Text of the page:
For those of us who are consulting independently as project managers, there are always lots of interesting, conflicting, and possibly career-changing events that can take place on any consulting engagement. We can’t prepare for all of them, but we can learn to share ideas and advice with each other along the way so we are as prepared as possible to deal with these topics as they come up on our projects. For this two-part series, I’d like to consider the following – what do you do when your project client indicates that they would like you to come on board as a full time employee?
It’s always flattering when a client that you’re consulting for expresses a desire to hire you full-time. They may really desire to keep you around forever or it may be a cost-saving measure on their part disguised as a compliment, but it feels good and lets you know that you’re appreciated, even if they may just be trying to save some money.
Most consultants are probably going to shrug off a hiring offer quickly – especially if their plate is full with clients and there’s no struggle involved in bringing in new clients or making ends meet every month. However, an offer from a client may be enticing if you’re struggling in this economy or if you’re tired of the grind of marketing yourself and always working to increase your client base. That act of always being ‘on’ to sell yourself or always looking for ways to present your skills to a prospective client may be wearing heavily on you and you are thinking of just getting out of it. That’s the consultant who really needs to analyze an offer like this and consider the big picture and the overall effects and changes before hastily jump at the offer or refusing it.
When faced with an offer and a decision like this, the consultant needs to consider several things that the regular employee doesn’t usually have to take ito consideration. The current employee or direct hire candidate just has to look at the location, company, hours, and pay and decide yes or no, in most cases. For the consultant, all those things are also part of the decision, but their list of factors is longer. Let’s consider a few…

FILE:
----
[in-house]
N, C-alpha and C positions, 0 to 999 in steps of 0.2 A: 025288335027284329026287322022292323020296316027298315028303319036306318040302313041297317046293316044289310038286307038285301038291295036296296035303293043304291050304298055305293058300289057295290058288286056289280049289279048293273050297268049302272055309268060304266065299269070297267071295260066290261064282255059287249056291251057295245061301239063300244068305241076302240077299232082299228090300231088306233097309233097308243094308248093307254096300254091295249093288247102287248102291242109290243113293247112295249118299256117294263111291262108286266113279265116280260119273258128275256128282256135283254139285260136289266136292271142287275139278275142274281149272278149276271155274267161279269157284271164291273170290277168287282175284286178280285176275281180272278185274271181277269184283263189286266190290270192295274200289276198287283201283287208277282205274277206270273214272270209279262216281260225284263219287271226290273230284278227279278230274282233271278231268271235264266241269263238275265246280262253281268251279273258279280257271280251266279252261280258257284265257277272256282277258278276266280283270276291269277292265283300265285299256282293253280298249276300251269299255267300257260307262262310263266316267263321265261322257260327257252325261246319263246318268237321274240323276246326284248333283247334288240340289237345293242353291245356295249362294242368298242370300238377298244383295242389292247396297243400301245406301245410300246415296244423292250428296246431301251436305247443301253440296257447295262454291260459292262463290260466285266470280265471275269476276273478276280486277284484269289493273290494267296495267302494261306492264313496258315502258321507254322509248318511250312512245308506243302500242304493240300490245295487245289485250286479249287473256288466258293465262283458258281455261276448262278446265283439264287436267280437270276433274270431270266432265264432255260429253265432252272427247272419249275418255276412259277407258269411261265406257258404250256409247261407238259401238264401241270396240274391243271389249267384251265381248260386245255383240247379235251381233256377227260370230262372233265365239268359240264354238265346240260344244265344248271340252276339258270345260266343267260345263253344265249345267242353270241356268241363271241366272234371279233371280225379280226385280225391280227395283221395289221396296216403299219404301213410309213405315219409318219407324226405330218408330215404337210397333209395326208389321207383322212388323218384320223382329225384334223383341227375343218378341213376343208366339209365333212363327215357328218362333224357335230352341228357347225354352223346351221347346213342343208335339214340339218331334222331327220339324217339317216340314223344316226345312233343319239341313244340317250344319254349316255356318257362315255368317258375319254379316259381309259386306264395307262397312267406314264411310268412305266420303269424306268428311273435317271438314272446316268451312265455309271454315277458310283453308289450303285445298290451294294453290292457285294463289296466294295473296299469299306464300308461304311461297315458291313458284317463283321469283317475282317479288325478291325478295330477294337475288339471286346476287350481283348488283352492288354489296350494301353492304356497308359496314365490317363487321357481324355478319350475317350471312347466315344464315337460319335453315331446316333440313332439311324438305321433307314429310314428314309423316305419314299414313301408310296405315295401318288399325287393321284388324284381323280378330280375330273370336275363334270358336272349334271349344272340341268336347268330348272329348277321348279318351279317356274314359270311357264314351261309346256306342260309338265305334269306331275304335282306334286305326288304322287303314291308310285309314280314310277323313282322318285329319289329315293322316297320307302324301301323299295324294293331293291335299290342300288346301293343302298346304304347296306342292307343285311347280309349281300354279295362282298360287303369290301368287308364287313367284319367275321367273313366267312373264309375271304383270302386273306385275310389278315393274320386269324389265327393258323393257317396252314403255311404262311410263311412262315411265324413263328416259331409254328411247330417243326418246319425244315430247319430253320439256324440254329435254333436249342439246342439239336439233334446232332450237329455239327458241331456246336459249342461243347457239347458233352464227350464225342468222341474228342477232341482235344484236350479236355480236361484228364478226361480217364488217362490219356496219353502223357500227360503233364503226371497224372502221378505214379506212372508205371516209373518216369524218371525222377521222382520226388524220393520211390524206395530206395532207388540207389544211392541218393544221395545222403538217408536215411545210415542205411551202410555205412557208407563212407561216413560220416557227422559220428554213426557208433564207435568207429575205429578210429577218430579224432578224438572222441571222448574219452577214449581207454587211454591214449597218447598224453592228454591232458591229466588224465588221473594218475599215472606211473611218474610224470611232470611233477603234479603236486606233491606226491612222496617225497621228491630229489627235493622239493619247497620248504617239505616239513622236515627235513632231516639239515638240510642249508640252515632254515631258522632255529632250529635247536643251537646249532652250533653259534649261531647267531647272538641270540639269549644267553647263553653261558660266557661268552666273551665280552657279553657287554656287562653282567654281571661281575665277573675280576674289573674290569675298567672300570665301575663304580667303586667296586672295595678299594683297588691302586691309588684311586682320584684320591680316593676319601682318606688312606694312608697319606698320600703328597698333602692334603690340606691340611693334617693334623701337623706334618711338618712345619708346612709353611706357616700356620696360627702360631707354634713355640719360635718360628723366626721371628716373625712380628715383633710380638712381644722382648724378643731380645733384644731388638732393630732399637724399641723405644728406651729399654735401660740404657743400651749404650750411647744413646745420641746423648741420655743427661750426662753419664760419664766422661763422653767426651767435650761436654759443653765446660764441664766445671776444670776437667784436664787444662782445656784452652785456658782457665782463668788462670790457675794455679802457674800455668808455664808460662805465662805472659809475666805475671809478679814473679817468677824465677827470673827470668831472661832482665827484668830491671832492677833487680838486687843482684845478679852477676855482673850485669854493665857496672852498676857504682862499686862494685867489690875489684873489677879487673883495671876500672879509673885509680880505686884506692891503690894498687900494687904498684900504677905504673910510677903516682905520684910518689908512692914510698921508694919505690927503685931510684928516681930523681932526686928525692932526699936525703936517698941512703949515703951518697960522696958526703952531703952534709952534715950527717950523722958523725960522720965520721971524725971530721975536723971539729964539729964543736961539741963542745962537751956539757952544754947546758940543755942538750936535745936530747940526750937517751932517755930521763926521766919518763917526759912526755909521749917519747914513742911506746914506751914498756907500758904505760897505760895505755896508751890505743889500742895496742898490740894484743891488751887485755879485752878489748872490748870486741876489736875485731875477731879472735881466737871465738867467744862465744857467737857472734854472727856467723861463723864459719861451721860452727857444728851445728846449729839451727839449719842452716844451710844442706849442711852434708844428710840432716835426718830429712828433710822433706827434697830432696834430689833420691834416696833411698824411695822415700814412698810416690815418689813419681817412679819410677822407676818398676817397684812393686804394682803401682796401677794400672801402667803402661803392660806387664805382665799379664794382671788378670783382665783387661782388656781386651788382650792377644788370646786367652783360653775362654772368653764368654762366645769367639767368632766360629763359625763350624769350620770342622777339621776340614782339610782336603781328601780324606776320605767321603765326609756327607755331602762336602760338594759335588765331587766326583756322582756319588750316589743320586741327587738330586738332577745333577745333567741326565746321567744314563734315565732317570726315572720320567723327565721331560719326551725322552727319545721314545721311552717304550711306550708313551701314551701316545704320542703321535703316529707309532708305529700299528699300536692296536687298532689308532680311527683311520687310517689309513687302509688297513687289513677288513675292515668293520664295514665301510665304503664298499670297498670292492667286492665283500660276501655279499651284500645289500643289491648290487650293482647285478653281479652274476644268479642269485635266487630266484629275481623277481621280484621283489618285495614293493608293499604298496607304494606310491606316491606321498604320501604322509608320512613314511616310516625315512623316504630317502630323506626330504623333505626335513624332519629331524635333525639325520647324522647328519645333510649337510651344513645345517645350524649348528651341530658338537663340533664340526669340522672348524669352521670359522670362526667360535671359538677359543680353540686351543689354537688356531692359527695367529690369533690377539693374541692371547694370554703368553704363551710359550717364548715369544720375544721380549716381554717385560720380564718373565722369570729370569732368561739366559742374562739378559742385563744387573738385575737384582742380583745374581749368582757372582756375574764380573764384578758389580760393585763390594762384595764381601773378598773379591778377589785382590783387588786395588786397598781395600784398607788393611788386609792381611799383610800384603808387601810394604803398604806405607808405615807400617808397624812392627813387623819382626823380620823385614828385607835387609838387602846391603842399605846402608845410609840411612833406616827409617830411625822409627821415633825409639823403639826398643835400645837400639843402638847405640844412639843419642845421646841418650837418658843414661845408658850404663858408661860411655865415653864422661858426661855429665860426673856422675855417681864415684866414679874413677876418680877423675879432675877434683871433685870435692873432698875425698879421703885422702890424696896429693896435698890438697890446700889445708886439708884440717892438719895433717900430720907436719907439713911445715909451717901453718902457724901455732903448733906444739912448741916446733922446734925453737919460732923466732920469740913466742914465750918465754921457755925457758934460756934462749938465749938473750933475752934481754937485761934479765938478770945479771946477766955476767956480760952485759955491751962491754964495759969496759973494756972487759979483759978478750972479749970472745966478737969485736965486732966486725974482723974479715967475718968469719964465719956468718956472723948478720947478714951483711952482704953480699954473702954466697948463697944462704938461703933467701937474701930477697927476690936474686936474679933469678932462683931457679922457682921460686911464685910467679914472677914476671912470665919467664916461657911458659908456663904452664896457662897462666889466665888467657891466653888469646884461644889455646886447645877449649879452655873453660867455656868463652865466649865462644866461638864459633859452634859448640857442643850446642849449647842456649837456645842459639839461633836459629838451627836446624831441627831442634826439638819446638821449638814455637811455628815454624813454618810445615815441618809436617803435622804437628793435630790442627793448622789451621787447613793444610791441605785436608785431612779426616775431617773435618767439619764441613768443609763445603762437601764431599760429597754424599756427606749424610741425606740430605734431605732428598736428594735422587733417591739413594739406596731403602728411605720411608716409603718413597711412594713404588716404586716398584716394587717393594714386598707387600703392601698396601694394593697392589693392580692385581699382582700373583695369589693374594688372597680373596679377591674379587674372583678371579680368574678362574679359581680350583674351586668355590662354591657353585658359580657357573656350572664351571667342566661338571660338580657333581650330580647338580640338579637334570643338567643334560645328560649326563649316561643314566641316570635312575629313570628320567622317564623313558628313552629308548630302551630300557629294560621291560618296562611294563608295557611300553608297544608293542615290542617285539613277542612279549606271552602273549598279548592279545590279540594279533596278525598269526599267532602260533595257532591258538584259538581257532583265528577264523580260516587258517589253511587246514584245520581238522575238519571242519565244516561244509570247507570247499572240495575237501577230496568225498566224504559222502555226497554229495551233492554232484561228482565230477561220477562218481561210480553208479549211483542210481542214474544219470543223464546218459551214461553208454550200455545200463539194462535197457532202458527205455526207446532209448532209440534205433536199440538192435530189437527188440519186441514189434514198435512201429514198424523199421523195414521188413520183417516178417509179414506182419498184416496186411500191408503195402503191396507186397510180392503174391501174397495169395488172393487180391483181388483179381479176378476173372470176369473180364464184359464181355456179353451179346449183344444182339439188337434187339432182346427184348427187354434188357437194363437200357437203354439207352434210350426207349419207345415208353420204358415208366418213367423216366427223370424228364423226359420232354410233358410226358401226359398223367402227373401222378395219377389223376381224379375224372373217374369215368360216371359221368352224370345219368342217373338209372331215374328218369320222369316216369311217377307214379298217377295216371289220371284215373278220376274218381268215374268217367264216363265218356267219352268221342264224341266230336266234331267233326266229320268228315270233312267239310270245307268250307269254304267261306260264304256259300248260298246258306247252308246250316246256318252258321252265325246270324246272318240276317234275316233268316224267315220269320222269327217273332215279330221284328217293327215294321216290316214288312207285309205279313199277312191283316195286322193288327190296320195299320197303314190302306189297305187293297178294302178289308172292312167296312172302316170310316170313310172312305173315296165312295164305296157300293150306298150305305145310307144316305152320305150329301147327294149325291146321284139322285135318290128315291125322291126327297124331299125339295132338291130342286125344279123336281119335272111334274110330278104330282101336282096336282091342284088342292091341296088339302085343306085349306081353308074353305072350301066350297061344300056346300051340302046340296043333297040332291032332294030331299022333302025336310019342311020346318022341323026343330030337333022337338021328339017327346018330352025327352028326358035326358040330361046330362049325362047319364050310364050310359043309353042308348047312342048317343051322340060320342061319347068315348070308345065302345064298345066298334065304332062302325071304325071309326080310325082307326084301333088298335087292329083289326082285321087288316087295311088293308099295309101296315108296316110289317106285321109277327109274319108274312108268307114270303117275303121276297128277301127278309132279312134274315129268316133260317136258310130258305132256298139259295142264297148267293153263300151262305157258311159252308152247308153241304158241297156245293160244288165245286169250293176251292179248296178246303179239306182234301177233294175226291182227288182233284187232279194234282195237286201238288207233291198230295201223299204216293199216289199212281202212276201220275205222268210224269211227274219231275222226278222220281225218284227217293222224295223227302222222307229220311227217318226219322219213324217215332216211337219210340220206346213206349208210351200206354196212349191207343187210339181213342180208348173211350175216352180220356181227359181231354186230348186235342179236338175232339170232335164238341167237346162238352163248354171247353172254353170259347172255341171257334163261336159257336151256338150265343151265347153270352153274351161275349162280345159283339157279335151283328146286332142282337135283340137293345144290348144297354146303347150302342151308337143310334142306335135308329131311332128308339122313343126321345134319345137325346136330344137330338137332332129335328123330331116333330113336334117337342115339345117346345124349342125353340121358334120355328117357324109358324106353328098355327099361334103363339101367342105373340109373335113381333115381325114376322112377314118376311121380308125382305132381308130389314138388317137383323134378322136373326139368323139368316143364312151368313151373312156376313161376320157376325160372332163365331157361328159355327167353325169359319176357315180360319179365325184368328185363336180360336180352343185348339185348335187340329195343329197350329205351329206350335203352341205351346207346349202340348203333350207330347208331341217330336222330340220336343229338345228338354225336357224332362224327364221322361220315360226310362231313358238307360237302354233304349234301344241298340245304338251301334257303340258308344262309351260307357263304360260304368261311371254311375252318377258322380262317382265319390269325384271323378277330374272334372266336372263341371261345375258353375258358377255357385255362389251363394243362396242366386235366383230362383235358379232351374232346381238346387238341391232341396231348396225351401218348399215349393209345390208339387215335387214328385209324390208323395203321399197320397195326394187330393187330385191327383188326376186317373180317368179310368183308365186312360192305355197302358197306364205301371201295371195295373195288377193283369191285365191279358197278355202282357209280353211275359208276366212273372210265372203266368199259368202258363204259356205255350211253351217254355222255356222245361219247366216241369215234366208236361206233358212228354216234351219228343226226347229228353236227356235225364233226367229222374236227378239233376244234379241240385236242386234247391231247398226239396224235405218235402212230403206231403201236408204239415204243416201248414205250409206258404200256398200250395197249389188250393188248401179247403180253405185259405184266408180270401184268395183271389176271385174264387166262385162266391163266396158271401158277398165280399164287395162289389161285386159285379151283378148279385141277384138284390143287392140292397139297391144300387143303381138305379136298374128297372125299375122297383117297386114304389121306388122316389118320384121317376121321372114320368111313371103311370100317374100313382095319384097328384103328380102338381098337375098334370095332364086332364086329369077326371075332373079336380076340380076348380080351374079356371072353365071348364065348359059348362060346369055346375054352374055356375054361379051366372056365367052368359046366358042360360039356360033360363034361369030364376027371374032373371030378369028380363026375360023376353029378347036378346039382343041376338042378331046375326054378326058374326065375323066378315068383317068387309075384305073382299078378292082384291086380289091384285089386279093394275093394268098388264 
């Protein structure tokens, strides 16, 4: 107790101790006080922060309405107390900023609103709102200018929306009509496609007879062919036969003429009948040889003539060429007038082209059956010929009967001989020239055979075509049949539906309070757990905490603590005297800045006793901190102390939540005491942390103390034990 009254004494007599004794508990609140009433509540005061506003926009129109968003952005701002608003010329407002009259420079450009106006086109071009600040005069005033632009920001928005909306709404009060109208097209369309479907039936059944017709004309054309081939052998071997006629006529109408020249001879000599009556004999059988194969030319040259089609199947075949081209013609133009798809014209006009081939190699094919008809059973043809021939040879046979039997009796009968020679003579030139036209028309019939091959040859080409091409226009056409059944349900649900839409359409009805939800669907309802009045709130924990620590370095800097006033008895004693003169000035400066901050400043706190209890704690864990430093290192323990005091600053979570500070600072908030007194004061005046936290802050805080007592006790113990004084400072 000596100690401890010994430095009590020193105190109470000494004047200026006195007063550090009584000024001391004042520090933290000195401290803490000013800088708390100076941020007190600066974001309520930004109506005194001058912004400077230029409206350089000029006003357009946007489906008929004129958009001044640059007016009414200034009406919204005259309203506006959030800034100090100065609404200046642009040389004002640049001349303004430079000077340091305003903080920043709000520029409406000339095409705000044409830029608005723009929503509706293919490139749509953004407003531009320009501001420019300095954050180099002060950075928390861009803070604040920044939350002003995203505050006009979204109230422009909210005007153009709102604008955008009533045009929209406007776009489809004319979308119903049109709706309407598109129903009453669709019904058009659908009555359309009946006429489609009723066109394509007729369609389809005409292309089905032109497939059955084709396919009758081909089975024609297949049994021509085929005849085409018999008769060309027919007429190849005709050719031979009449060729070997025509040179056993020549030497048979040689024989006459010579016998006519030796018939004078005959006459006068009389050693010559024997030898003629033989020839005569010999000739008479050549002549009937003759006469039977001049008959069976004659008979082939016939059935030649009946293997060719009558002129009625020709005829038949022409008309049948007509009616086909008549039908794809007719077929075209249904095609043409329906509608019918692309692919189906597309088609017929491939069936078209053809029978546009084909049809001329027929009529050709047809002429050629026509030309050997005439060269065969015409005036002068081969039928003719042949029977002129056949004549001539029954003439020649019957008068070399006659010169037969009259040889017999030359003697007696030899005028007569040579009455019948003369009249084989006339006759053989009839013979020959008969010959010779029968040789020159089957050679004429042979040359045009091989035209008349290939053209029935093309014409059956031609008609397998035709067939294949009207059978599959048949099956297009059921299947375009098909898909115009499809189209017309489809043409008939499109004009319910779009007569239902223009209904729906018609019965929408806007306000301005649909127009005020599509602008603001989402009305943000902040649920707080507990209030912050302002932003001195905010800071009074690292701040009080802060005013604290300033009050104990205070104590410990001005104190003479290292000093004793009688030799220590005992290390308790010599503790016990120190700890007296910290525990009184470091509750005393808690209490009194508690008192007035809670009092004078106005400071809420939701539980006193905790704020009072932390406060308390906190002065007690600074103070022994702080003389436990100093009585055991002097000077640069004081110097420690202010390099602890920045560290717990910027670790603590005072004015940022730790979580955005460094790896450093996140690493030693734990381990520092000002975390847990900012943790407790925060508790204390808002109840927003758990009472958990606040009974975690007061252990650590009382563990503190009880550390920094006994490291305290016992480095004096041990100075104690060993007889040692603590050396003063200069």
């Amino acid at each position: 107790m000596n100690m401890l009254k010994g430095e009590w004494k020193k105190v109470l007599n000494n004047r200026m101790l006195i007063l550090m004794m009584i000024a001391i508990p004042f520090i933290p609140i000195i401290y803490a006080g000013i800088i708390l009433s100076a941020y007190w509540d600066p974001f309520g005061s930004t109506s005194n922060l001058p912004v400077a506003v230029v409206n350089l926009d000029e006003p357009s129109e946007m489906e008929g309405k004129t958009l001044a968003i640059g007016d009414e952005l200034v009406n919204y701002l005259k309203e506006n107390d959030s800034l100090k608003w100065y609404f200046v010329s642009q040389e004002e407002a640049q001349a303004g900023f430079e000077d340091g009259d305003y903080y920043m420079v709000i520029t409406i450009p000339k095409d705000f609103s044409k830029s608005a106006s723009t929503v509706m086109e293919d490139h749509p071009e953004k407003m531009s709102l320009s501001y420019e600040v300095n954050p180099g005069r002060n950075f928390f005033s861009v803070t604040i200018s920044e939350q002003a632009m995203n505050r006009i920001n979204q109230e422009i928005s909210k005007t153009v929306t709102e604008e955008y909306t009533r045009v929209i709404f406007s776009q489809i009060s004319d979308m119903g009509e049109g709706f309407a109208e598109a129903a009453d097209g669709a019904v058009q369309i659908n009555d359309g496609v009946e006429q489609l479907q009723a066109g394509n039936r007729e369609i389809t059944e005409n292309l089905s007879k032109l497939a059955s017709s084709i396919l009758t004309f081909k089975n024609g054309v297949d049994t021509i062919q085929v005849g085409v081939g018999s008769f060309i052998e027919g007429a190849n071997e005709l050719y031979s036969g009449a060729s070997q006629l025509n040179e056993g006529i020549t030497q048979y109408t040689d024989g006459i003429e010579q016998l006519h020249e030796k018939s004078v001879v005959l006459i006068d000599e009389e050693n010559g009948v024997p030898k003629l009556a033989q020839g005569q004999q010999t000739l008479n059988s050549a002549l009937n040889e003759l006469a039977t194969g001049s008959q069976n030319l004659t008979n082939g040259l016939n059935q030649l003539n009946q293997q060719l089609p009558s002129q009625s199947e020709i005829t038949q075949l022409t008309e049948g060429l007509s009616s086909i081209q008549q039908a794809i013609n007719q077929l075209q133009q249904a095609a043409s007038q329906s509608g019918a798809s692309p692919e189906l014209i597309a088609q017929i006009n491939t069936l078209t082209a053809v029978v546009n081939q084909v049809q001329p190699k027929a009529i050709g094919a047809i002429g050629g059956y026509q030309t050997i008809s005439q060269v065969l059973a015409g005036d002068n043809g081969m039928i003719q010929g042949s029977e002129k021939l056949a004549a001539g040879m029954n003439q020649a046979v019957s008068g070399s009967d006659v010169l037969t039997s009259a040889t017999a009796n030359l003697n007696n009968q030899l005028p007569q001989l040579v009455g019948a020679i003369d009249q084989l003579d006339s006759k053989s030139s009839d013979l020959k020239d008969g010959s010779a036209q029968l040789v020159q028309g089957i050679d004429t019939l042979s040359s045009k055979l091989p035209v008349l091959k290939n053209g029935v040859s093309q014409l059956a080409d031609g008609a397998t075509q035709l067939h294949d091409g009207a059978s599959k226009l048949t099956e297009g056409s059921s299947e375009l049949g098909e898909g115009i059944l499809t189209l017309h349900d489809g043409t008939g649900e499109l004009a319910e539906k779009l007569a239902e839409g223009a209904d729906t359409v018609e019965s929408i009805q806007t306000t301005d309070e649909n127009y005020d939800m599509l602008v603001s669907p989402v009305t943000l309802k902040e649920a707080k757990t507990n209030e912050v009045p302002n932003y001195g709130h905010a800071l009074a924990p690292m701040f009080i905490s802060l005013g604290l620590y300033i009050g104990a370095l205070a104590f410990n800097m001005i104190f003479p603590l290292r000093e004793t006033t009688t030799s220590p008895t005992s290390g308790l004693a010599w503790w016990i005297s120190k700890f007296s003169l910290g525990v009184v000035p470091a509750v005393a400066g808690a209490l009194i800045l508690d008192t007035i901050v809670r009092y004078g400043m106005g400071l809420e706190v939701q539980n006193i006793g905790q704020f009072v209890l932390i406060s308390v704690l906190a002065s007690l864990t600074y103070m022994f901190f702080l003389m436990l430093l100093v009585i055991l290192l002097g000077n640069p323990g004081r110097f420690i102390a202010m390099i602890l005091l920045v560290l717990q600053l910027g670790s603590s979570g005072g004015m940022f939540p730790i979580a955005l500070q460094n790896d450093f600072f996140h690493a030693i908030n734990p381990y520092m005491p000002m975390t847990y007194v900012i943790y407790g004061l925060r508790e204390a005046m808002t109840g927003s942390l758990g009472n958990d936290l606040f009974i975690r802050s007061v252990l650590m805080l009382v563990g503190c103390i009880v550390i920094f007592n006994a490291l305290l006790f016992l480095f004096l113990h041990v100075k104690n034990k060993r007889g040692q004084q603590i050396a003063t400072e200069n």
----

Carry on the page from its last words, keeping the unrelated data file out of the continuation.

Will our personalities clash?
One of the first things you need to consider is…can you ‘work for the man?’ Ok, I hate that term, but if you’re a consultant, you know what I mean. Can you work for a manager, supervisor, or ‘boss’ who may drive you crazy? Can you work for one who may try to micro-manage you? You’re used to being your own boss. When you work for a client, yes, they’re kind of like your manager…in a very indirect way. But they treat you like the expert you are and usually don’t question what you’re doing. In the end they’re either happy or they aren’t. But they aren’t trying to manage your every move. They aren’t trying to pin you down daily on your task progress, etc. If you enter into the wrong work situation as an employee, that can happen and how long will you last in that position? It’s a very real issue that you must consider carefully.
Will the client be OK if I consult on the side?
If you have any clients in your past that have been pleased with you – and if you’re still consulting then you probably do – what happens when they call you back? Will your potential new employer be ok with you consulting on the side? Is it even allowed as part of their company policies?
I went to work as a direct hire for a company that didn’t allow consulting on the side. I still did it, but just a few incidents here and there to keep past clients happy until that time when I was back consulting again (because nothing is forever anymore). It worked for me, but it also could have ended badly. If it comes up, will you just consult, or will you tell your employer? I knew the side consulting wouldn’t interfere and I was working remotely anyway so I just did it, but some consulting situations can end up being an interference with full time work. I was lucky. Just remember, this may be an issue you’ll have to deal with.
Does this client have a real long-term need for me?
Finally, a real important thing to consider is this – does this client have a real long-term need or do they just perceive it to be that way? You’re the expert – analyze their situation to the best of your ability. If you solve what they need you to do, then what? Will there be other work for you? Or could you then quickly be laid off? Then what happens?
You won’t have all the answers to those questions, but you do have the client knowledge and expertise to do an assessment of their need. And it’s ok to ask them – especially if you’re concerned about how you fit into their long-term needs. It’s a discussion that really needs to happen before you can make the right decision for you.
What about our readers? Have you been faced with offers from clients and, if so, how do you respond? What factors do you consider? Besides the obvious of pay, what can send an offer over the top for you making a ‘yes’ decision much easier to come by? I look forward to your responses.